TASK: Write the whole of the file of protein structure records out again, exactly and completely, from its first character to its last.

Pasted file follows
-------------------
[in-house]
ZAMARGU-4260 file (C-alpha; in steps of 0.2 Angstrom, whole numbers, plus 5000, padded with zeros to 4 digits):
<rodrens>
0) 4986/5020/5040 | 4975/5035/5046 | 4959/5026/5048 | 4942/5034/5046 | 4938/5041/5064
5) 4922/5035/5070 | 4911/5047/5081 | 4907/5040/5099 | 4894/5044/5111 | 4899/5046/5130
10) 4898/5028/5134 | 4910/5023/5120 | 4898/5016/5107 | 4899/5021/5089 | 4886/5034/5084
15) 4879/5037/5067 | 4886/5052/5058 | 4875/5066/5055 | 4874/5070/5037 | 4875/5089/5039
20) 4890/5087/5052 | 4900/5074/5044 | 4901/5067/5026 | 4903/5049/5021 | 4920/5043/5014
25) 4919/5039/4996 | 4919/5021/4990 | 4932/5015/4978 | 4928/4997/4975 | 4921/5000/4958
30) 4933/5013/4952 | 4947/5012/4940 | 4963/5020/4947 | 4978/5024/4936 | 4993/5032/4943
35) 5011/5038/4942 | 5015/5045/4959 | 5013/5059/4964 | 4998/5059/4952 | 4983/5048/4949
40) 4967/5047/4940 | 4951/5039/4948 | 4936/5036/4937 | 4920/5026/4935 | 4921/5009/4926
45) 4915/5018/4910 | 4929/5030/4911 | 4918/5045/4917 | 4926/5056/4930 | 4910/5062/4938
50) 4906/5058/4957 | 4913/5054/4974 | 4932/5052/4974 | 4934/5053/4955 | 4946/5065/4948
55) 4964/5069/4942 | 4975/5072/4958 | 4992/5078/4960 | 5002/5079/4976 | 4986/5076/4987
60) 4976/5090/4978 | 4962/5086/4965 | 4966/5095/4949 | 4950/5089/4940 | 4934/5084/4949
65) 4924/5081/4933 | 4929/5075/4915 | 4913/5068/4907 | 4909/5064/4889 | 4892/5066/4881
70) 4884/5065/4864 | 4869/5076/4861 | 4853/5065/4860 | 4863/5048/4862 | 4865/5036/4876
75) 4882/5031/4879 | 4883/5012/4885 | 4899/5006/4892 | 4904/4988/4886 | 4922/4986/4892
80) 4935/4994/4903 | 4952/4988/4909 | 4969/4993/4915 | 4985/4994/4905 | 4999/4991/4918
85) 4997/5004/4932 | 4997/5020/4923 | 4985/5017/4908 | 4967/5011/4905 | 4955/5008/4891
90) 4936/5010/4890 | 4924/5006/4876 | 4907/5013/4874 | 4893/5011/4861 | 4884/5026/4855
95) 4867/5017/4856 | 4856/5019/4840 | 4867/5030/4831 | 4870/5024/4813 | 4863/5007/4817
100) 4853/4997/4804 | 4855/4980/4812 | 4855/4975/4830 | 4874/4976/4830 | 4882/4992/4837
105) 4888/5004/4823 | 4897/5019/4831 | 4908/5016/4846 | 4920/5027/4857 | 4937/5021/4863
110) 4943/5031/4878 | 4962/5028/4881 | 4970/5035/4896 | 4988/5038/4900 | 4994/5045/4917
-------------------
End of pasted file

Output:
[in-house]
ZAMARGU-4260 file (C-alpha; in steps of 0.2 Angstrom, whole numbers, plus 5000, padded with zeros to 4 digits):
<rodrens>
0) 4986/5020/5040 | 4975/5035/5046 | 4959/5026/5048 | 4942/5034/5046 | 4938/5041/5064
5) 4922/5035/5070 | 4911/5047/5081 | 4907/5040/5099 | 4894/5044/5111 | 4899/5046/5130
10) 4898/5028/5134 | 4910/5023/5120 | 4898/5016/5107 | 4899/5021/5089 | 4886/5034/5084
15) 4879/5037/5067 | 4886/5052/5058 | 4875/5066/5055 | 4874/5070/5037 | 4875/5089/5039
20) 4890/5087/5052 | 4900/5074/5044 | 4901/5067/5026 | 4903/5049/5021 | 4920/5043/5014
25) 4919/5039/4996 | 4919/5021/4990 | 4932/5015/4978 | 4928/4997/4975 | 4921/5000/4958
30) 4933/5013/4952 | 4947/5012/4940 | 4963/5020/4947 | 4978/5024/4936 | 4993/5032/4943
35) 5011/5038/4942 | 5015/5045/4959 | 5013/5059/4964 | 4998/5059/4952 | 4983/5048/4949
40) 4967/5047/4940 | 4951/5039/4948 | 4936/5036/4937 | 4920/5026/4935 | 4921/5009/4926
45) 4915/5018/4910 | 4929/5030/4911 | 4918/5045/4917 | 4926/5056/4930 | 4910/5062/4938
50) 4906/5058/4957 | 4913/5054/4974 | 4932/5052/4974 | 4934/5053/4955 | 4946/5065/4948
55) 4964/5069/4942 | 4975/5072/4958 | 4992/5078/4960 | 5002/5079/4976 | 4986/5076/4987
60) 4976/5090/4978 | 4962/5086/4965 | 4966/5095/4949 | 4950/5089/4940 | 4934/5084/4949
65) 4924/5081/4933 | 4929/5075/4915 | 4913/5068/4907 | 4909/5064/4889 | 4892/5066/4881
70) 4884/5065/4864 | 4869/5076/4861 | 4853/5065/4860 | 4863/5048/4862 | 4865/5036/4876
75) 4882/5031/4879 | 4883/5012/4885 | 4899/5006/4892 | 4904/4988/4886 | 4922/4986/4892
80) 4935/4994/4903 | 4952/4988/4909 | 4969/4993/4915 | 4985/4994/4905 | 4999/4991/4918
85) 4997/5004/4932 | 4997/5020/4923 | 4985/5017/4908 | 4967/5011/4905 | 4955/5008/4891
90) 4936/5010/4890 | 4924/5006/4876 | 4907/5013/4874 | 4893/5011/4861 | 4884/5026/4855
95) 4867/5017/4856 | 4856/5019/4840 | 4867/5030/4831 | 4870/5024/4813 | 4863/5007/4817
100) 4853/4997/4804 | 4855/4980/4812 | 4855/4975/4830 | 4874/4976/4830 | 4882/4992/4837
105) 4888/5004/4823 | 4897/5019/4831 | 4908/5016/4846 | 4920/5027/4857 | 4937/5021/4863
110) 4943/5031/4878 | 4962/5028/4881 | 4970/5035/4896 | 4988/5038/4900 | 4994/5045/4917